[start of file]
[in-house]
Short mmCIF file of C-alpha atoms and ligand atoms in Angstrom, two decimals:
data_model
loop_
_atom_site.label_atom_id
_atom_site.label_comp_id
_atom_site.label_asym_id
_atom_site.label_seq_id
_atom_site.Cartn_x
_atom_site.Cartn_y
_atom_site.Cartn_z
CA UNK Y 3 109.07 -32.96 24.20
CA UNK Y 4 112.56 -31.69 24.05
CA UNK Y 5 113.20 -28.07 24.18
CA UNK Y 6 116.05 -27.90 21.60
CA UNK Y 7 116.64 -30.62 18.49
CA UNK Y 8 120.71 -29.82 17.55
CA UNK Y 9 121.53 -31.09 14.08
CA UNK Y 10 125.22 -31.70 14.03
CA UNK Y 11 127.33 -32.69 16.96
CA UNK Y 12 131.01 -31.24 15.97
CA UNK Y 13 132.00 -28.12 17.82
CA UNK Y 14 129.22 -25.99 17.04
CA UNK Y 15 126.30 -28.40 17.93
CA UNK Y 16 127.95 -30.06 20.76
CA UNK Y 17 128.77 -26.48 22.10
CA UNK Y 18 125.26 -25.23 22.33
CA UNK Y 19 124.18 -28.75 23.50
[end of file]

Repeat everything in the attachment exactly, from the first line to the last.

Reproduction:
[in-house]
Short mmCIF file of C-alpha atoms and ligand atoms in Angstrom, two decimals:
data_model
loop_
_atom_site.label_atom_id
_atom_site.label_comp_id
_atom_site.label_asym_id
_atom_site.label_seq_id
_atom_site.Cartn_x
_atom_site.Cartn_y
_atom_site.Cartn_z
CA UNK Y 3 109.07 -32.96 24.20
CA UNK Y 4 112.56 -31.69 24.05
CA UNK Y 5 113.20 -28.07 24.18
CA UNK Y 6 116.05 -27.90 21.60
CA UNK Y 7 116.64 -30.62 18.49
CA UNK Y 8 120.71 -29.82 17.55
CA UNK Y 9 121.53 -31.09 14.08
CA UNK Y 10 125.22 -31.70 14.03
CA UNK Y 11 127.33 -32.69 16.96
CA UNK Y 12 131.01 -31.24 15.97
CA UNK Y 13 132.00 -28.12 17.82
CA UNK Y 14 129.22 -25.99 17.04
CA UNK Y 15 126.30 -28.40 17.93
CA UNK Y 16 127.95 -30.06 20.76
CA UNK Y 17 128.77 -26.48 22.10
CA UNK Y 18 125.26 -25.23 22.33
CA UNK Y 19 124.18 -28.75 23.50